bear go. The saddled "bear of St. Corbinian" the
    tails on this topic, see Bear in heraldry. The British
         Cat and the Russian Bear (see The Great Game)
     Great Game) The Russian bear is a common national
    Soviet Union). The brown bear is also Finland's nation
    animals and had the same bear carry him from his hermi
         thus Christianised, bear clasping each gable
     evidence of prehistoric bear worship. Anthropologists
     peoples, considered the bear as the spirit of one's
    fathers. This is why the bear (karhu) was a greatly
    ikämmen and kontio). The bear is the national animal
      tries to kill a mother bear and her cubs—and is
         society. "The Brown Bear of Norway" is a Scottish
     magically turned into a bear, and who managed to get
     television. Evidence of bear worship has been found
      mythology identify the bear as their ancestor and
    shopric of Freising, the bear is the dangerous totem

…and then you count, for every other word, how often it occurs together with your word. The above text, for instance, gives us a number of obvious co-occurances for bear: mountain, kill, hunt, brown, animal and cub. The idea is that, given a large enough corpus, these co-occurances will drown out the noisier ones.

By doing this for every word, you build up a co-occurance matrix, which lists how often every word occurs with every other word. For instance,4


Now the meaning for a word is determined by its co-occurances with some select group of words. For instance, if we look at ‘dog’ we see that it strongly co-occurs with things such as ‘leash’, ‘walk’, ‘owner’, ‘pet’ and ‘bark’. For ‘cat’, we lose ‘leash’ and ‘bark’—since cats don’t bark, and are rarely leashed. And for ‘lion’, we also lose ‘owner’ and ‘pet’—while a lion could conceivably be a pet, it’d be a lot rarer than having a cat or dog… and we could never really feel like we owned the lion.

You can think of the rows in this matrix as points, in a six dimensional space—one dimension for every column. And because it’s a space, you can measure the distance between words. And this is where we get back to Breadbox: in order to play this bizarre game, we needed a distance metric for meanings, to be able to compare and order any two objects. And this is exactly what a co-occurance matrix gives us!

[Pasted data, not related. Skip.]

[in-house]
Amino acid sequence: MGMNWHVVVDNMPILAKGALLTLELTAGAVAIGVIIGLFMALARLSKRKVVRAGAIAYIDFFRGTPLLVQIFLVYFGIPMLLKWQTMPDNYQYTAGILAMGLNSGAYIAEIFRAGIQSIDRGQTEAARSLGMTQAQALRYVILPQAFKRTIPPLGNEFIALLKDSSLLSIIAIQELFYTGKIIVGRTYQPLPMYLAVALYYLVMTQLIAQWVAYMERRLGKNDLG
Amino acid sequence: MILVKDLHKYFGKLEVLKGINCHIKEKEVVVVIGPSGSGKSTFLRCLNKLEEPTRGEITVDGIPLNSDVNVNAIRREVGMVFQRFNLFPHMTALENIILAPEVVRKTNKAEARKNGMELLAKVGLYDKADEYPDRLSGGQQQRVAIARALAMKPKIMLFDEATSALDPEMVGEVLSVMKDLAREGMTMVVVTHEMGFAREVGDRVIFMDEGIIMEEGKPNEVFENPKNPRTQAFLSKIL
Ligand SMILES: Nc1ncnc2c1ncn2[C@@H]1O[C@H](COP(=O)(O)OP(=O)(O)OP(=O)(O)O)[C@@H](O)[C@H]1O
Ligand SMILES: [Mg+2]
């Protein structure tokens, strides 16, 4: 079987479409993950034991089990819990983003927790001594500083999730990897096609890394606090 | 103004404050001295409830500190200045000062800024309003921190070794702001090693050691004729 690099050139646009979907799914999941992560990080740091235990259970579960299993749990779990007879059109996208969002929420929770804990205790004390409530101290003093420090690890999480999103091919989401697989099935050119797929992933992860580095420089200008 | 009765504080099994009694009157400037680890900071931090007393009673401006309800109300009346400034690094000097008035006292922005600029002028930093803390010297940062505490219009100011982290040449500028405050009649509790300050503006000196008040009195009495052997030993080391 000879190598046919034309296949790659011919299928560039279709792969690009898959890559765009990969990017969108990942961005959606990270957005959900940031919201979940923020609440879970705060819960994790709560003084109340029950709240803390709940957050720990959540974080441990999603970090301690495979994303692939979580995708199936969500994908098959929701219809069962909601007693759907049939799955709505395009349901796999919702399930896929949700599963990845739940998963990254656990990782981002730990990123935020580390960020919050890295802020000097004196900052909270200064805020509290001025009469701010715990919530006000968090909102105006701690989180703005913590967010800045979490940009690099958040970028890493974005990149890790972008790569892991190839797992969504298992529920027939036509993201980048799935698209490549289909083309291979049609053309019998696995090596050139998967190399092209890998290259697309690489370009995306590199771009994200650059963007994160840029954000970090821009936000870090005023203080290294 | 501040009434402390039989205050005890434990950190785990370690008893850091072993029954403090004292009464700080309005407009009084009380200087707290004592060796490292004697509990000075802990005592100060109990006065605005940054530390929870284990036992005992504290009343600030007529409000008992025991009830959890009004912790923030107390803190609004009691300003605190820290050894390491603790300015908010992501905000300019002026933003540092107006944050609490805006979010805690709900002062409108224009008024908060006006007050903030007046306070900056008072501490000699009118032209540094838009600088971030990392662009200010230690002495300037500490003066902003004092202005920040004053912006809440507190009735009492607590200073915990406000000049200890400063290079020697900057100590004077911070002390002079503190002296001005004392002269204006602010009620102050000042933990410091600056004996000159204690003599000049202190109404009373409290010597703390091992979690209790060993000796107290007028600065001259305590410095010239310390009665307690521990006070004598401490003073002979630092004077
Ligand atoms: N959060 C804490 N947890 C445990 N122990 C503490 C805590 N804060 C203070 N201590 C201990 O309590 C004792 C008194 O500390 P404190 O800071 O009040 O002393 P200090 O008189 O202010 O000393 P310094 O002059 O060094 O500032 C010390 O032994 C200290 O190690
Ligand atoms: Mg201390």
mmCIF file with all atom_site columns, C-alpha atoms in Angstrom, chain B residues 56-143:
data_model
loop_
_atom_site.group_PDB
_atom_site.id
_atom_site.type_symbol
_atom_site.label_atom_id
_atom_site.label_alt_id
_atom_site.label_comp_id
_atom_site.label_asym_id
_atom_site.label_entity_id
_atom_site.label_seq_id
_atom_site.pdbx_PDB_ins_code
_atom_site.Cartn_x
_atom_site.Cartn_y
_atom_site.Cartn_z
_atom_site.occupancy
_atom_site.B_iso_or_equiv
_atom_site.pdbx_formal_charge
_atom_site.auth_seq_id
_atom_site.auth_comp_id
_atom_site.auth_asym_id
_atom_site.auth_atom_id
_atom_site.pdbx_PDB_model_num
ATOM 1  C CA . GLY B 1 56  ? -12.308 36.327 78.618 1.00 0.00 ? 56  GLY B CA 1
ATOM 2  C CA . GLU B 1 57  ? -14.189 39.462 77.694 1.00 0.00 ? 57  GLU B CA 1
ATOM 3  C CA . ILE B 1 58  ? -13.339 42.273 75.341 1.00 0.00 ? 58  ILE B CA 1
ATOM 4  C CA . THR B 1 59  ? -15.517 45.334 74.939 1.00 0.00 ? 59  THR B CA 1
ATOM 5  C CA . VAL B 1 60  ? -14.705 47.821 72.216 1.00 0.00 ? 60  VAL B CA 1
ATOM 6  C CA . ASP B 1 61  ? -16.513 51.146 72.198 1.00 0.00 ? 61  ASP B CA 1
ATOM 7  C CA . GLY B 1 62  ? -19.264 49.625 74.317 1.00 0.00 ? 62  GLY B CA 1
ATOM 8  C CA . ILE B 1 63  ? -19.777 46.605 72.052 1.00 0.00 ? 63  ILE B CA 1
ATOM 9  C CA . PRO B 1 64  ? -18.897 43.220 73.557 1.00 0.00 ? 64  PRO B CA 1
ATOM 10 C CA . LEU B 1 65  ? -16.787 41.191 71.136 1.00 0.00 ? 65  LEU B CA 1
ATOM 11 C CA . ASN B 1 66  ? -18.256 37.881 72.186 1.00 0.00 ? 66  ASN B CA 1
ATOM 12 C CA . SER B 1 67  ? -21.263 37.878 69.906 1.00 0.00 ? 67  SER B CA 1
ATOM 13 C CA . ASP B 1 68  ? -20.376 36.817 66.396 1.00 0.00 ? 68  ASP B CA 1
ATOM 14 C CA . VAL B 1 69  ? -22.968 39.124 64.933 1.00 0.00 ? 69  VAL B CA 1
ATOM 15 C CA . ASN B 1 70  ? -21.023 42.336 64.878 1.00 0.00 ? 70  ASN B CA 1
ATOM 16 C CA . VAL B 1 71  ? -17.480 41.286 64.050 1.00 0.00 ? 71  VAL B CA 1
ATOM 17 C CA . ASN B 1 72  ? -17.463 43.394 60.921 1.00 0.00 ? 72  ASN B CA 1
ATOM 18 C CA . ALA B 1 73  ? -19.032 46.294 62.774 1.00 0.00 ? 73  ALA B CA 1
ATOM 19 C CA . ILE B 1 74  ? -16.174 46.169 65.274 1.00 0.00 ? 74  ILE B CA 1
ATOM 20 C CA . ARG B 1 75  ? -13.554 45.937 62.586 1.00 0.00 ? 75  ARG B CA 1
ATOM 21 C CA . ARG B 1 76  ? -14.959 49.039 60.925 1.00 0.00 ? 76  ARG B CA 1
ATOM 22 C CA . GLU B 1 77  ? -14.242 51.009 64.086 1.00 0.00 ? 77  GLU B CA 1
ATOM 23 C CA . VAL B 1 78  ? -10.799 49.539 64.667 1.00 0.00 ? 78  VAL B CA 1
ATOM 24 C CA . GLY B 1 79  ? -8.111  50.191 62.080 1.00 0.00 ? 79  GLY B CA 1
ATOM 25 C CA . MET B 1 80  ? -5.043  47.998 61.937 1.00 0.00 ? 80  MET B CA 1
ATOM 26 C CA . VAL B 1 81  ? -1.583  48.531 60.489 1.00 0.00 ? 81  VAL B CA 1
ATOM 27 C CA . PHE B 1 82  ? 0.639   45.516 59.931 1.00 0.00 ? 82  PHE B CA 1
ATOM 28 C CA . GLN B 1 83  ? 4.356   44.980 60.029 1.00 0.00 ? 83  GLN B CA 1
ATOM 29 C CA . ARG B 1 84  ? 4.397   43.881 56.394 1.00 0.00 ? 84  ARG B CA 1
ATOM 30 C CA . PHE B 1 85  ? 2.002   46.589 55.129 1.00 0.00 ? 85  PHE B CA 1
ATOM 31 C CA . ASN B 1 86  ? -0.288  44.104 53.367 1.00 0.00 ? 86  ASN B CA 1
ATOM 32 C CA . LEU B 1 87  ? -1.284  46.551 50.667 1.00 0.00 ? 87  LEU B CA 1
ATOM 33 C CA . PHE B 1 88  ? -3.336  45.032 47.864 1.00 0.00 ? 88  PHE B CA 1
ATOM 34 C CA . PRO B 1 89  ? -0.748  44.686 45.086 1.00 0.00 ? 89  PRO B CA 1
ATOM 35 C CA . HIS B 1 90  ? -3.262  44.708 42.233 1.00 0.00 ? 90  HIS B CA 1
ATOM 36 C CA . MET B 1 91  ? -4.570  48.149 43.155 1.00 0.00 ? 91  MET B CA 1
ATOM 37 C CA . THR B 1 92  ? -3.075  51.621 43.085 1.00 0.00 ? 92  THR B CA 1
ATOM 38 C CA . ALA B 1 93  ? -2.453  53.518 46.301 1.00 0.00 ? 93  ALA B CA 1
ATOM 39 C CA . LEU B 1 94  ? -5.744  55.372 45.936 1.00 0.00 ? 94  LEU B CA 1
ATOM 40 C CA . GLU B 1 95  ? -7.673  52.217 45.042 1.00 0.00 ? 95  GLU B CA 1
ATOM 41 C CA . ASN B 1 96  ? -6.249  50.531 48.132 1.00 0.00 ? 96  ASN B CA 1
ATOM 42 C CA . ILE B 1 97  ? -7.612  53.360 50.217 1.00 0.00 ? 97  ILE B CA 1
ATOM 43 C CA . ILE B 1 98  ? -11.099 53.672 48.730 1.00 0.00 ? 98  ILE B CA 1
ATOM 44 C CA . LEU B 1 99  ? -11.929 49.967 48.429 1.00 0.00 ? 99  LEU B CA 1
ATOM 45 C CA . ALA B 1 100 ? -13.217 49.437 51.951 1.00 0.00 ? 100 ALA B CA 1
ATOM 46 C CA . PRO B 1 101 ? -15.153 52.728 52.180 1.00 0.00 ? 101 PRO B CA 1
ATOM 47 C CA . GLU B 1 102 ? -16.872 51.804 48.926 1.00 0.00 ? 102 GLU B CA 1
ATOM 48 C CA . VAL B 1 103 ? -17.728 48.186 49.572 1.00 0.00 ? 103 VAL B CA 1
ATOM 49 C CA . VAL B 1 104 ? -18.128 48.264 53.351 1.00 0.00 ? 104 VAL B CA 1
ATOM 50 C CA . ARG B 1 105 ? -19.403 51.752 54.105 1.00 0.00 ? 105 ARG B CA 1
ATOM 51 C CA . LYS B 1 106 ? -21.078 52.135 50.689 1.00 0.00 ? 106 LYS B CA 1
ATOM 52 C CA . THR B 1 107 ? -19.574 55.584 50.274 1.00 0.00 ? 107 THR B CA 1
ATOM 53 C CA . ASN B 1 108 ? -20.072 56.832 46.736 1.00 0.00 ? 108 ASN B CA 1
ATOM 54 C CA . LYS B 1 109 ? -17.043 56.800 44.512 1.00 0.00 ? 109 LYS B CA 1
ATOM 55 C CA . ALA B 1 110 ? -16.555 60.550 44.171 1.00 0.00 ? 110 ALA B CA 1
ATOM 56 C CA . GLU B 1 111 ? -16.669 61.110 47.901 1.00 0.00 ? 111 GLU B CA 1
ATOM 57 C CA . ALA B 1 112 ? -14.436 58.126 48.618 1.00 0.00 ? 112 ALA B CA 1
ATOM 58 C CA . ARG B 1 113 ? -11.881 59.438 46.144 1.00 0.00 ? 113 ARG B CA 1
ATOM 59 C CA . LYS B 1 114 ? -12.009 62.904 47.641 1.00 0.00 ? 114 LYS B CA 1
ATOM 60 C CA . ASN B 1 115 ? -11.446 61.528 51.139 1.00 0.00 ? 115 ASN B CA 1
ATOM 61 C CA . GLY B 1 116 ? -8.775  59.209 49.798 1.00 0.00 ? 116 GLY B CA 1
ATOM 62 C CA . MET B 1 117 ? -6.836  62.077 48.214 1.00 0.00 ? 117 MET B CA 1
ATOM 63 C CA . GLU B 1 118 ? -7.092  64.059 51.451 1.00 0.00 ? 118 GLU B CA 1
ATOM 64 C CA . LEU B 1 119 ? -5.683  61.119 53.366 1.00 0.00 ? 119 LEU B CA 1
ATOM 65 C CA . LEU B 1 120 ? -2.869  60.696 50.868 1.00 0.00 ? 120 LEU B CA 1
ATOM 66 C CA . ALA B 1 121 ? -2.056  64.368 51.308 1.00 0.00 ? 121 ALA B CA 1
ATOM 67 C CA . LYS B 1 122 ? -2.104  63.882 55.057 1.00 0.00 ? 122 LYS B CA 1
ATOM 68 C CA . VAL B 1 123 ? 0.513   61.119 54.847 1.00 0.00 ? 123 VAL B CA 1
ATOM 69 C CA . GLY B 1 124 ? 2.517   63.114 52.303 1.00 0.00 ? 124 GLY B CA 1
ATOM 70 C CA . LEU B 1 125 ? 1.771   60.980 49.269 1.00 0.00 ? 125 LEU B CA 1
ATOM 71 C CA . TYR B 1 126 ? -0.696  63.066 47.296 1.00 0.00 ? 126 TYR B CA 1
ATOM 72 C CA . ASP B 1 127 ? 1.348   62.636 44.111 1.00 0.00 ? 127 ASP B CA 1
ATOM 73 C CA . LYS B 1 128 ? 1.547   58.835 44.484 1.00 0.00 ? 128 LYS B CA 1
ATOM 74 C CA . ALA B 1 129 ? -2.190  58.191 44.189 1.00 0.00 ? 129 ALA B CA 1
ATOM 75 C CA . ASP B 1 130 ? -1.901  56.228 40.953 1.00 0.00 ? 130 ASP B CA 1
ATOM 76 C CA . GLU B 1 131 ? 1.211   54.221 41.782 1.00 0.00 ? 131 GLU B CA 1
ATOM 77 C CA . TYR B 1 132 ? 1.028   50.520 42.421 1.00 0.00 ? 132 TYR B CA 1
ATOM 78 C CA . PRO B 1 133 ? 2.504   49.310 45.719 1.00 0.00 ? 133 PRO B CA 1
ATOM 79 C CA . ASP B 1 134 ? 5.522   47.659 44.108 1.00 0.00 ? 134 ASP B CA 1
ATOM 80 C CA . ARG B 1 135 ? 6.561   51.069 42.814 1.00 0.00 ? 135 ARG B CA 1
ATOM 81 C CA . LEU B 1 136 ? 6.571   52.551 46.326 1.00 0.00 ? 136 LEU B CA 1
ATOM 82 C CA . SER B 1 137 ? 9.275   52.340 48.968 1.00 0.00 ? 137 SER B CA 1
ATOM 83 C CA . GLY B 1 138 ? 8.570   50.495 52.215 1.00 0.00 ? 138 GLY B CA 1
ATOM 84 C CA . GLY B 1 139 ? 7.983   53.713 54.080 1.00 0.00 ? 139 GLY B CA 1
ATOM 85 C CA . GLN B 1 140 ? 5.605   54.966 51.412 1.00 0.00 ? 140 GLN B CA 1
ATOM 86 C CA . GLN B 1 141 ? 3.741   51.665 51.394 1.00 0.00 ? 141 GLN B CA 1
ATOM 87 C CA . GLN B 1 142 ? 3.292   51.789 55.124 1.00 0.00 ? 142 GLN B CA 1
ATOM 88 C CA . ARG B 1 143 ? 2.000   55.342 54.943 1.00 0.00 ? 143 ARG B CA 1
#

Obviously, there’s a lot more to distributional semantics than just this. For instance, the matrices that you derive this way tend to be huge—one axis per word, one point per word—so there’s a whole bunch of work which goes into selecting exactly which set of words should be the axes. Then there’s the difficultly of composing word meanings. You may have noticed that my breadbox implementation doesn’t work all too well for compound nouns: that’s because I’m not taking the effort to compose meaning vectors.5

If you wish to read more about distributional semantics, there’s a pretty good overview of introductions and surveys [here][slides]. Additionally, there’s a whole branch of work which uses neural networks to learn the word meanings: for instance, have a look at [Word2Vec][word2vec].

  1. You can still try to run it [from source][breadbox], but be warned… I did not future-proof it. [DontCountPredict]: [word2vec]: [slides]: [semantic-vectors]: [breadbox]:↩︎

  2. Taken from↩︎

  3. Taken from↩︎

  4. Taken from↩︎

  5. A bit of a shame, really, since the course I took was about composing meaning vectors. Also, full disclosure, the vectors that I used were created using [Word2Vec][word2vec], using neural networks. Such vectors generally outperform counting vectors in tasks of relatedness (see [Don’t Count, Predict!][DontCountPredict] by Baroni et al.).↩︎